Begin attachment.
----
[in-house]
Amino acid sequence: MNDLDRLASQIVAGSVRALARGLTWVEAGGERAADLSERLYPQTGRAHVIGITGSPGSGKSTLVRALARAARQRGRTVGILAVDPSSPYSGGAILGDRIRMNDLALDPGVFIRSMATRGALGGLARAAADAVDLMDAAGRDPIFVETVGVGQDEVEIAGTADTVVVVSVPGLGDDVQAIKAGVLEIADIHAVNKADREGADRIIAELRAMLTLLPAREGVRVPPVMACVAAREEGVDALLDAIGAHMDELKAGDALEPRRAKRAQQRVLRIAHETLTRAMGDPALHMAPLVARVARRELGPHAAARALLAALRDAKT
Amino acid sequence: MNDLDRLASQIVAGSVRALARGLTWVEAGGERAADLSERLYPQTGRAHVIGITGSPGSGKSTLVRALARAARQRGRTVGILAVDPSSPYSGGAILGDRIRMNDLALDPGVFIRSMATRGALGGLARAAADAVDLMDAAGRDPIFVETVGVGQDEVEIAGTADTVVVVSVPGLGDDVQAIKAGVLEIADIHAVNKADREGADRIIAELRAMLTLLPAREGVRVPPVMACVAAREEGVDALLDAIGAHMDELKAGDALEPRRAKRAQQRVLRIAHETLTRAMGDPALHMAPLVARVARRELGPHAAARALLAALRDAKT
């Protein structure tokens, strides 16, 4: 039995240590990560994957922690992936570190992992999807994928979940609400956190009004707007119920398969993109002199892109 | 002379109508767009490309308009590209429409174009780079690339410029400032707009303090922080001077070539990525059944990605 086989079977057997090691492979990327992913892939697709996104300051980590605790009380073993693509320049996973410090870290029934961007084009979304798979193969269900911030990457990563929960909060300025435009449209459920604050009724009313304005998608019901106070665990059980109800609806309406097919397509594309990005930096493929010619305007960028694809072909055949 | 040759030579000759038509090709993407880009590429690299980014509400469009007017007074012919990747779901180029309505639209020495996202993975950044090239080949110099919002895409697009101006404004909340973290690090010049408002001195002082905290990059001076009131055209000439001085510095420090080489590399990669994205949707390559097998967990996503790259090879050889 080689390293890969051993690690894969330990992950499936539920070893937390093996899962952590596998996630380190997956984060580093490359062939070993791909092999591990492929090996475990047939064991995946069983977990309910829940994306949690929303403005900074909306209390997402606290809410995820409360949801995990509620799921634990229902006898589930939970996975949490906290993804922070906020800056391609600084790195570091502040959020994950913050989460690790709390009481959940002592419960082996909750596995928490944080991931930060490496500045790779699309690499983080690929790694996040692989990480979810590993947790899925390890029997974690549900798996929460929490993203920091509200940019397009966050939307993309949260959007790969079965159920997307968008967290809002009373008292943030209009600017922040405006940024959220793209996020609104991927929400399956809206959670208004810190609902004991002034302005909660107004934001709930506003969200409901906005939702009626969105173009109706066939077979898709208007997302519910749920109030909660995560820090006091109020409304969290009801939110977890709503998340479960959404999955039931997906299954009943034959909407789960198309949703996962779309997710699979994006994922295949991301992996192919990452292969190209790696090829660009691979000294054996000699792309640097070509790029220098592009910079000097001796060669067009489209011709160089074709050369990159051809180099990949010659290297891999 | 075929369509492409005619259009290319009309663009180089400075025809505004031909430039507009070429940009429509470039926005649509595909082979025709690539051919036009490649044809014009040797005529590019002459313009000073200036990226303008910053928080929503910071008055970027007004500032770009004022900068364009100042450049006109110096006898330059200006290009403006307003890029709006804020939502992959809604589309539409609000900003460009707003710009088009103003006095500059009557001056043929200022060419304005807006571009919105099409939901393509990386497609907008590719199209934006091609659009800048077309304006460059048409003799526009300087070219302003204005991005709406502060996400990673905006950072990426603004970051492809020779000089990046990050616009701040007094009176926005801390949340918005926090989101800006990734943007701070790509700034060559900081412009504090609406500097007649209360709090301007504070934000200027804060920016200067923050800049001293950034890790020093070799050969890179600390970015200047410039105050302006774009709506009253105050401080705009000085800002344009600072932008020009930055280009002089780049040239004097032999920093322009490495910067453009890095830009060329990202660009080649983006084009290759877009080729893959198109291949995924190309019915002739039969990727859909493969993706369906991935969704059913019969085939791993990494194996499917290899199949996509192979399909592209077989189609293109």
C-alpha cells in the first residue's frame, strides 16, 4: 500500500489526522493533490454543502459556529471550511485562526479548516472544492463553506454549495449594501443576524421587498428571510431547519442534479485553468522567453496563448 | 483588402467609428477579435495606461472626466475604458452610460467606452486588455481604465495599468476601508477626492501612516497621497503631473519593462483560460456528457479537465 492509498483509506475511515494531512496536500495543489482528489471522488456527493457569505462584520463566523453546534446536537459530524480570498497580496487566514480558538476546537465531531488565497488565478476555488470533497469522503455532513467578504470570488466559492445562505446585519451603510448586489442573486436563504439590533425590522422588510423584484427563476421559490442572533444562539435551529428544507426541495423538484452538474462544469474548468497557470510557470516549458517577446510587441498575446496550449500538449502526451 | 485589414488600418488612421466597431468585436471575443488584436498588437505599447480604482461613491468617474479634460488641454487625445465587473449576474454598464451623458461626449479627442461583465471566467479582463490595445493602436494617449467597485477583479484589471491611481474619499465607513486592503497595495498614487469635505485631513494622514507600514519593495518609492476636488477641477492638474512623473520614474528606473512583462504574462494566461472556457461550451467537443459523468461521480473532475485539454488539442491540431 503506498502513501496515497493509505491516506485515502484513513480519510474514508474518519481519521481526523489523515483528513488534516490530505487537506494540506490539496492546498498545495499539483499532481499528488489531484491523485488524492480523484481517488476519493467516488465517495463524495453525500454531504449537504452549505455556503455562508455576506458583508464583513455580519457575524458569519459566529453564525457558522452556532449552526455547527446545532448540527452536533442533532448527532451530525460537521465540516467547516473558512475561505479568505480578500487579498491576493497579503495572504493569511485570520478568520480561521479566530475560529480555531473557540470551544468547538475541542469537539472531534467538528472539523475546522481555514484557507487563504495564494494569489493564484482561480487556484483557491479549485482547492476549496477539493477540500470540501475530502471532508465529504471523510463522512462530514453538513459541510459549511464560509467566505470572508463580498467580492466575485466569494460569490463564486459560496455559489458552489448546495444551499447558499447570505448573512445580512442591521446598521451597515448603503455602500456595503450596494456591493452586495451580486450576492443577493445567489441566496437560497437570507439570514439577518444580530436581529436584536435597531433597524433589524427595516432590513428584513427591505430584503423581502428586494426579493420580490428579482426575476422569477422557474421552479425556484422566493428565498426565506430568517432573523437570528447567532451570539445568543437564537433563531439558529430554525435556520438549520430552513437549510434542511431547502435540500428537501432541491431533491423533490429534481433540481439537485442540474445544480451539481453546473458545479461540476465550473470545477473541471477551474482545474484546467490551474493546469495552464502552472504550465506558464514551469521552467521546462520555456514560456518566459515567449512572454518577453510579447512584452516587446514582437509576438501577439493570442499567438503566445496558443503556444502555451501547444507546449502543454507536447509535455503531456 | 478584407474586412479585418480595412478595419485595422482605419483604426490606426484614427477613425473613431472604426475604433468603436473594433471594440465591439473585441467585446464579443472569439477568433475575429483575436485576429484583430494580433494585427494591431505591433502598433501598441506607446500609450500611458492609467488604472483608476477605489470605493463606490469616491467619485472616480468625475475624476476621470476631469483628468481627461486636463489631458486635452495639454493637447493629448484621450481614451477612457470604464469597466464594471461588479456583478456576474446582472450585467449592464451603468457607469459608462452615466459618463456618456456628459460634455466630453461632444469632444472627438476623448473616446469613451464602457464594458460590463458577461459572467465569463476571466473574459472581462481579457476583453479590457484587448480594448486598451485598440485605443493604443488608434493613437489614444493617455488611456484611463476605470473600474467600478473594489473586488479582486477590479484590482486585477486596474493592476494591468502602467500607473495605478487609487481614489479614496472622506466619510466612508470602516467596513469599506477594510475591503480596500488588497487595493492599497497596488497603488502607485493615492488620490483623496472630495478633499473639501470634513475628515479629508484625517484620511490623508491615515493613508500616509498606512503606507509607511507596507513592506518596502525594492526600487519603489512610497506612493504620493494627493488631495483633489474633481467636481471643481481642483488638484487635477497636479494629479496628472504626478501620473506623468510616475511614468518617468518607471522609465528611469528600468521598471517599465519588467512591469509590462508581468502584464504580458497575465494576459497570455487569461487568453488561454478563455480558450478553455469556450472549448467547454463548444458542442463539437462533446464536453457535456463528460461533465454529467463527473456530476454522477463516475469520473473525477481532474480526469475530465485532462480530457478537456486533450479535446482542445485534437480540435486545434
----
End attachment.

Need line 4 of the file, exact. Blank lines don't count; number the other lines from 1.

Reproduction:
């Protein structure tokens, strides 16, 4: 039995240590990560994957922690992936570190992992999807994928979940609400956190009004707007119920398969993109002199892109 | 002379109508767009490309308009590209429409174009780079690339410029400032707009303090922080001077070539990525059944990605 086989079977057997090691492979990327992913892939697709996104300051980590605790009380073993693509320049996973410090870290029934961007084009979304798979193969269900911030990457990563929960909060300025435009449209459920604050009724009313304005998608019901106070665990059980109800609806309406097919397509594309990005930096493929010619305007960028694809072909055949 | 040759030579000759038509090709993407880009590429690299980014509400469009007017007074012919990747779901180029309505639209020495996202993975950044090239080949110099919002895409697009101006404004909340973290690090010049408002001195002082905290990059001076009131055209000439001085510095420090080489590399990669994205949707390559097998967990996503790259090879050889 080689390293890969051993690690894969330990992950499936539920070893937390093996899962952590596998996630380190997956984060580093490359062939070993791909092999591990492929090996475990047939064991995946069983977990309910829940994306949690929303403005900074909306209390997402606290809410995820409360949801995990509620799921634990229902006898589930939970996975949490906290993804922070906020800056391609600084790195570091502040959020994950913050989460690790709390009481959940002592419960082996909750596995928490944080991931930060490496500045790779699309690499983080690929790694996040692989990480979810590993947790899925390890029997974690549900798996929460929490993203920091509200940019397009966050939307993309949260959007790969079965159920997307968008967290809002009373008292943030209009600017922040405006940024959220793209996020609104991927929400399956809206959670208004810190609902004991002034302005909660107004934001709930506003969200409901906005939702009626969105173009109706066939077979898709208007997302519910749920109030909660995560820090006091109020409304969290009801939110977890709503998340479960959404999955039931997906299954009943034959909407789960198309949703996962779309997710699979994006994922295949991301992996192919990452292969190209790696090829660009691979000294054996000699792309640097070509790029220098592009910079000097001796060669067009489209011709160089074709050369990159051809180099990949010659290297891999 | 075929369509492409005619259009290319009309663009180089400075025809505004031909430039507009070429940009429509470039926005649509595909082979025709690539051919036009490649044809014009040797005529590019002459313009000073200036990226303008910053928080929503910071008055970027007004500032770009004022900068364009100042450049006109110096006898330059200006290009403006307003890029709006804020939502992959809604589309539409609000900003460009707003710009088009103003006095500059009557001056043929200022060419304005807006571009919105099409939901393509990386497609907008590719199209934006091609659009800048077309304006460059048409003799526009300087070219302003204005991005709406502060996400990673905006950072990426603004970051492809020779000089990046990050616009701040007094009176926005801390949340918005926090989101800006990734943007701070790509700034060559900081412009504090609406500097007649209360709090301007504070934000200027804060920016200067923050800049001293950034890790020093070799050969890179600390970015200047410039105050302006774009709506009253105050401080705009000085800002344009600072932008020009930055280009002089780049040239004097032999920093322009490495910067453009890095830009060329990202660009080649983006084009290759877009080729893959198109291949995924190309019915002739039969990727859909493969993706369906991935969704059913019969085939791993990494194996499917290899199949996509192979399909592209077989189609293109």